The title of the show is PHSCologram, created in 2010 by 13 teammates, which shows the brain map of Raun Kaufman, “one of the first people to fully recover from autism,” according to the catalog that accompanies the exhibition. Loni Efron, director of the Ilon Art Gallery, worked as an archivist for Keith Richards and Annie Leibovitz. Efron is also Kaufman’s first cousin, which she and Sandor realized after they started working together.
“Sandor used several scans [Kaufman’s] a brain filmed while performing certain activities, and each shoots near trails filmed as a light on film, ”Jessica Krinke wrote for Medill Reports: Chicago. “The result is a three-dimensional, transparent brain filled with colorful clusters as if everything is active at once. The Kaufman model of the brain should serve not only as a beautiful artistic representation of the work at the center, but also as a valuable study of the brain. ”
Autism is not a monolithic term – the word means a whole range of conditions. For many individuals from the spectrum, Sandor explained, it is very likely that they will live a full and happy life. Cal, however, faces limitations that have helped Sandor as a grandmother, artist and person help scientists look for new solutions. “It’s not about everyone,” she said. “This is personal.”
VR headphones invite viewers to enter their own inner worlds, simulating two works from (artistic)nThe “Neuronal Forest” series that includes photos of Eliot Porter from the esteemed Sandor Family Collection. In the forest of synapses and microglia – the primary immune cells of our central nervous system responsible for pruning synapses – the viewer’s hands regulate the environment. Too much pruning causes the scene to darken, causing conditions like Alzheimer’s. Insufficient causes a rage of light conditions on the spectrum.
A series of smaller PHSColograms looks like NFT, but are actually some of the earliest works on the show, from Sandor’s collaboration with the late, great outsider artist Mr. Imagination and Chicago painters Imagist Ed Paschke and Karl Wirsum, who are developing new characters from scratch. Eventually, all the works in this show will be published on the blockchain in fiat currency on NFT store ilon Art Gallery.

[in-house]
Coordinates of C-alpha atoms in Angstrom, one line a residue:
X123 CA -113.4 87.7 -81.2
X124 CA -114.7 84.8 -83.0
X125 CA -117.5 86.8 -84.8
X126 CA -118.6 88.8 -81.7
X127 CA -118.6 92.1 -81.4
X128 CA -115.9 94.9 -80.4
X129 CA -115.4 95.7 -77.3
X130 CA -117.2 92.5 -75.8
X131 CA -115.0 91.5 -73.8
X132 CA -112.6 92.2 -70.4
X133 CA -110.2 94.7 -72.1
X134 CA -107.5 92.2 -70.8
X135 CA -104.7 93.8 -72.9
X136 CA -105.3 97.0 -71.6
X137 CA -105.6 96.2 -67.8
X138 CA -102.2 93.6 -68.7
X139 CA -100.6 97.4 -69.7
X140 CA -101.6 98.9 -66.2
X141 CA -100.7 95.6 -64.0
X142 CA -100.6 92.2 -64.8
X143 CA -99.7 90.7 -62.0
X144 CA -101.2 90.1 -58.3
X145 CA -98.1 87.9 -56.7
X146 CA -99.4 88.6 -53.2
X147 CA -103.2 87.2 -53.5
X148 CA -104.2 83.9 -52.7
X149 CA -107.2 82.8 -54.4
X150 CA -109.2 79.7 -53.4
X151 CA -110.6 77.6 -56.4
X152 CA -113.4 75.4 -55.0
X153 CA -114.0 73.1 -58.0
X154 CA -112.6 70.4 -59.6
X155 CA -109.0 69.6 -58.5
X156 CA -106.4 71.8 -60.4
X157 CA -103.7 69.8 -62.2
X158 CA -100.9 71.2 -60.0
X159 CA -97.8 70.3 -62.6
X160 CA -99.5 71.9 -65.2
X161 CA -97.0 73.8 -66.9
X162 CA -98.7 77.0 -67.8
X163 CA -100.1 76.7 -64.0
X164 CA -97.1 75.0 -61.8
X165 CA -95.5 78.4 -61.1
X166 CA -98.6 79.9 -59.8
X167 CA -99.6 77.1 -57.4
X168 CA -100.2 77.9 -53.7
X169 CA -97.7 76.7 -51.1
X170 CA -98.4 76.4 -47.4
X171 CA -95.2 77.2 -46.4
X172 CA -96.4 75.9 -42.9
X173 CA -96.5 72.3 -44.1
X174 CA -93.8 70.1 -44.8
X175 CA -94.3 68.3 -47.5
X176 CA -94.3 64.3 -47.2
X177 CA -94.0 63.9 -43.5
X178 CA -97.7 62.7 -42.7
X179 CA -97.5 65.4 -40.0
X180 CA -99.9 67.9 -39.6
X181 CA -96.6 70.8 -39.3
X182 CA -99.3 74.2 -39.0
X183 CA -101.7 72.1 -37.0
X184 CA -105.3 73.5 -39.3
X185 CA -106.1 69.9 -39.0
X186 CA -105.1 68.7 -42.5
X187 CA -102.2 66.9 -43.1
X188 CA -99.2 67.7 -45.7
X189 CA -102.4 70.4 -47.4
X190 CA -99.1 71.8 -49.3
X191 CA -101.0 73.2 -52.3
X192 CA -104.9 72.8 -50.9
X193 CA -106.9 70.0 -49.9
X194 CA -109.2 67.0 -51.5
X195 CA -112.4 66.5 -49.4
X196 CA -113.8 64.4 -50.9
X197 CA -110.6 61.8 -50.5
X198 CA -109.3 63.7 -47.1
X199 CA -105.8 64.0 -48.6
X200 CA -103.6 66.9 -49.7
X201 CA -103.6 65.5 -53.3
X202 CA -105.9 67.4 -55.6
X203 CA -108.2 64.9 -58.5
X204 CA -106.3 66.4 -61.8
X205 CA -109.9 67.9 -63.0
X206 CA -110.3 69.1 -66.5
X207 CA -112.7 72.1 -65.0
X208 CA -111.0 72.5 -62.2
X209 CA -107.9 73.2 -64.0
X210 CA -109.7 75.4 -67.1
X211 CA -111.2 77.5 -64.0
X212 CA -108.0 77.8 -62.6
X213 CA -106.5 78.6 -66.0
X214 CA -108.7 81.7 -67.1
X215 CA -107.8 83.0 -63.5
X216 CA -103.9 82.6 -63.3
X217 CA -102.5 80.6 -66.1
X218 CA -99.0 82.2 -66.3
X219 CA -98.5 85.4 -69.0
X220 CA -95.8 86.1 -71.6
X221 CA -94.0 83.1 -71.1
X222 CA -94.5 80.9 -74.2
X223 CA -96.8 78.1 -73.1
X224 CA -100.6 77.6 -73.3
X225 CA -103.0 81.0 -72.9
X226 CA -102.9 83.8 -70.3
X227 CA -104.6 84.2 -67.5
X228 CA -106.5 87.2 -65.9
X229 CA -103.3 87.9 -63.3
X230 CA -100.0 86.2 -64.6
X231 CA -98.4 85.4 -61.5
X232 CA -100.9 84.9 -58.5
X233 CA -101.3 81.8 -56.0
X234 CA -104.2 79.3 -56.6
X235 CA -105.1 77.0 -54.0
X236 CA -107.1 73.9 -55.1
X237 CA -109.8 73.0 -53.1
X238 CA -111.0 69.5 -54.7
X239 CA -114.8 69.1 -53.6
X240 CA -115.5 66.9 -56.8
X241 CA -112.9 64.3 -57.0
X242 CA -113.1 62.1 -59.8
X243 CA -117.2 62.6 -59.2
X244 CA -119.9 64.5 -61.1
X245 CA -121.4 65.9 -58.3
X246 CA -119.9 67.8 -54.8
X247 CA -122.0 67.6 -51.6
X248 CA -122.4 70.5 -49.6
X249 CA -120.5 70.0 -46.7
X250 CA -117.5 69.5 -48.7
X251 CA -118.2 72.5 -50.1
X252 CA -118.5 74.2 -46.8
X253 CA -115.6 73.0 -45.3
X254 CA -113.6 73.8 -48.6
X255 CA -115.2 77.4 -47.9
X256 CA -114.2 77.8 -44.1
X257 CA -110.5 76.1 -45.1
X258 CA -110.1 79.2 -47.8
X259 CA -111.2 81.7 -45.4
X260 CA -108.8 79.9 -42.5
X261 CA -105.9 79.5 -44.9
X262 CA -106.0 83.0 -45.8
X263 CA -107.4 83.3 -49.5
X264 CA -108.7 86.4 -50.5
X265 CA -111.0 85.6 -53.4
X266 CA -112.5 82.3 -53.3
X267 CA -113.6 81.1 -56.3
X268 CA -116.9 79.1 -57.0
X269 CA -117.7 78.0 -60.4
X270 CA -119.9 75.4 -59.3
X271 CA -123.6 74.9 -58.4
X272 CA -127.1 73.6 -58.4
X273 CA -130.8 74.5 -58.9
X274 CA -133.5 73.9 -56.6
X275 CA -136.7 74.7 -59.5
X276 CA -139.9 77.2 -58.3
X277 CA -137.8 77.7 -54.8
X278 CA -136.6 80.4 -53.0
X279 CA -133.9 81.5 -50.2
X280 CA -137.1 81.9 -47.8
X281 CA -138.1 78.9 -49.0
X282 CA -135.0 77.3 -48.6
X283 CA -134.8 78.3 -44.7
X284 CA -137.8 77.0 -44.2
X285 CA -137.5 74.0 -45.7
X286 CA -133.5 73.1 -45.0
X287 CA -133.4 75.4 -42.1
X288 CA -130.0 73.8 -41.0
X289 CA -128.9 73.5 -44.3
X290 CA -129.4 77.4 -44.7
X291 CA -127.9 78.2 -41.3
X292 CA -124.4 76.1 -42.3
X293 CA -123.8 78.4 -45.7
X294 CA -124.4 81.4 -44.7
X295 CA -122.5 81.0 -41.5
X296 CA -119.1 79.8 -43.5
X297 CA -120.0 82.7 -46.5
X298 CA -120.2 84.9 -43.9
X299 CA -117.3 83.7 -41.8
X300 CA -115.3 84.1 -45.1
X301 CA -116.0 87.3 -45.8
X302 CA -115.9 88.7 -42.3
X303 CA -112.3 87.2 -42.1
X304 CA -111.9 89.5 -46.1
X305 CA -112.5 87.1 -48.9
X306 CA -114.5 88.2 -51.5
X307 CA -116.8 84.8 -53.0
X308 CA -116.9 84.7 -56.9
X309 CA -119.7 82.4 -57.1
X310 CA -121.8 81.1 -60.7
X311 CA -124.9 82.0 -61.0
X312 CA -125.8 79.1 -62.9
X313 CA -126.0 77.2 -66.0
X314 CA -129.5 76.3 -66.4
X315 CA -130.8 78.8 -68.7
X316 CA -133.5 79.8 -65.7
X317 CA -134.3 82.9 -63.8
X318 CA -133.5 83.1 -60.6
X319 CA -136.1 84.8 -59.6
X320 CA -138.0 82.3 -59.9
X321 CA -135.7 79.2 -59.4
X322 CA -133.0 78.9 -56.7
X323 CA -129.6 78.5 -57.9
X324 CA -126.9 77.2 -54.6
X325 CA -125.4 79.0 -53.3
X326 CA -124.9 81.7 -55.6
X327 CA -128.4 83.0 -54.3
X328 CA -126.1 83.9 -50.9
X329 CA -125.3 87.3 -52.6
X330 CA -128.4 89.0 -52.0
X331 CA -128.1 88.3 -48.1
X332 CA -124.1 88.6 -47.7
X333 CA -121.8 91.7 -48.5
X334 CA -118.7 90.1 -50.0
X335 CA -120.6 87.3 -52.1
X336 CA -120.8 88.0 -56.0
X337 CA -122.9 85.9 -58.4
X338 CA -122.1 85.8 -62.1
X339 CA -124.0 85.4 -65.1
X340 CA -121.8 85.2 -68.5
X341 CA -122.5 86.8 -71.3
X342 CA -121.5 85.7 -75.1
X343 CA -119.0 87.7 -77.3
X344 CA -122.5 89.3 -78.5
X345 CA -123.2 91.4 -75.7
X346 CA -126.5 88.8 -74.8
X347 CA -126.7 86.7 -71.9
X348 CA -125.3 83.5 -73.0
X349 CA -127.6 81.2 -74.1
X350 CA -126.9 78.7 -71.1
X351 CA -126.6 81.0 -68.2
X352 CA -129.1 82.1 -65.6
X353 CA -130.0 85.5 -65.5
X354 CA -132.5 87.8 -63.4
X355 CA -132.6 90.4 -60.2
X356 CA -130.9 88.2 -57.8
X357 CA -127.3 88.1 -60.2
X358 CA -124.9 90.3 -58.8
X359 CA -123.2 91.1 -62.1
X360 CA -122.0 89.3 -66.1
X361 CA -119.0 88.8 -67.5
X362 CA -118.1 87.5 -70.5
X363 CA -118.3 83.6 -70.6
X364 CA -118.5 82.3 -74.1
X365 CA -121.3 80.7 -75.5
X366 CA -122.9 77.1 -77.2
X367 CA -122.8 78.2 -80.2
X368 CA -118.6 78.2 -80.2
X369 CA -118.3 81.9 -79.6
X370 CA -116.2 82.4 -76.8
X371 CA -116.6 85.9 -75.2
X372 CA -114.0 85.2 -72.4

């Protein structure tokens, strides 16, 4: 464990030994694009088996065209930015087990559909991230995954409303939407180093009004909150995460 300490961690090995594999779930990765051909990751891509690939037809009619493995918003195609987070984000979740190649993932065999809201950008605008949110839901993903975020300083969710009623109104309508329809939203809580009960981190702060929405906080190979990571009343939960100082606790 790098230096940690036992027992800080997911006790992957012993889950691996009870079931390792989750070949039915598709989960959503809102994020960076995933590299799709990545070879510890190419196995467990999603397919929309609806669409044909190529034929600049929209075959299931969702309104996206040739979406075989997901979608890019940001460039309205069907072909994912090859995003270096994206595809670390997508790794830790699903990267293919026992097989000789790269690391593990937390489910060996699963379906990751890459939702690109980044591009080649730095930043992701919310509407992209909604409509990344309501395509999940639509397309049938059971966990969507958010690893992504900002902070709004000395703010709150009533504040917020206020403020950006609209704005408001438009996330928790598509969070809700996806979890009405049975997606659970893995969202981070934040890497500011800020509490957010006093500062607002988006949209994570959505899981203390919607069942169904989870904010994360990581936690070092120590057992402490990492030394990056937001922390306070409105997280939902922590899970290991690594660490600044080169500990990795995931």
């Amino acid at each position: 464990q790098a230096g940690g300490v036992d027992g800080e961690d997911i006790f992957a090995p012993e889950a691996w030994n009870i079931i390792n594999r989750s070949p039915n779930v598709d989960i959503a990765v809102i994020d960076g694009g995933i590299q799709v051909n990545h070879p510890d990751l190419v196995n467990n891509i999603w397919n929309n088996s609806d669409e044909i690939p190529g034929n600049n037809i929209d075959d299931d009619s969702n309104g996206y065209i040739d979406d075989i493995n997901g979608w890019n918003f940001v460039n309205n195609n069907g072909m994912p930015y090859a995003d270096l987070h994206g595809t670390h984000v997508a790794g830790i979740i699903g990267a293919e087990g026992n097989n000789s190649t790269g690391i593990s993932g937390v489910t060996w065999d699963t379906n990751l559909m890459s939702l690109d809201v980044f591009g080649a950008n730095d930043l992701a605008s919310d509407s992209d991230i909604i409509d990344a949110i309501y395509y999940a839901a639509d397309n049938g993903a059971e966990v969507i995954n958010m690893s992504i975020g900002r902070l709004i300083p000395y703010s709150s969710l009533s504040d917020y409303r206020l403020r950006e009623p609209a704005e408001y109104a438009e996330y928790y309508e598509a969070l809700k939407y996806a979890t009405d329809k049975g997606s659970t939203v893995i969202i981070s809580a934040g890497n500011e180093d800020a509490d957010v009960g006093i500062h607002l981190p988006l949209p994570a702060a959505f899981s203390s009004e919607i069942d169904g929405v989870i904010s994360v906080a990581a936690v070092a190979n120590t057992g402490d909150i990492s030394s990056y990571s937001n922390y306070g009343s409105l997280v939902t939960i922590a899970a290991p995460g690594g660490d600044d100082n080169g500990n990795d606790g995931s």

Many projects around art and science force the latter to serve the former. Technological progress is judged in terms of what it can do for the art world, not the other way around. Through (art)n, Sandor is also influencing science, working with researchers to catalyze new ways of thinking. The true marriage of art and science opens up research so that their child, society, can grow. Right now, art is intimidated by science, a smart friend who speaks jargon and makes people feel small. Science, however, is intimidated by art for the same reason – its jargon is just artistic speech. When both sides stop trying to prove themselves, then they can work together.
“Has the art world caught up with Ellen Sandor?” the catalog asks. Sandor refused to catch up. She thought that by this point in history we would all be living in a virtual world, not through 2D screens or Oculus. “All this happened to you,” she said. “It still hasn’t really happened to me.”
Society remains stuck in repealing old laws as opposed to resolving income disparities or racial relations or inadequate health care or inefficient public transportation. Until we start talking about it, it can’t be resolved. Until that is resolved, we will always move a little too slow for Ellen Sandor. “Brain + Love +” does its part by starting a conversation, starting with your own mind. Words can’t justify a PHSCologram – check out this visually educational exhibition at the Brown Stone Ilon Art Gallery home until June 25th. WM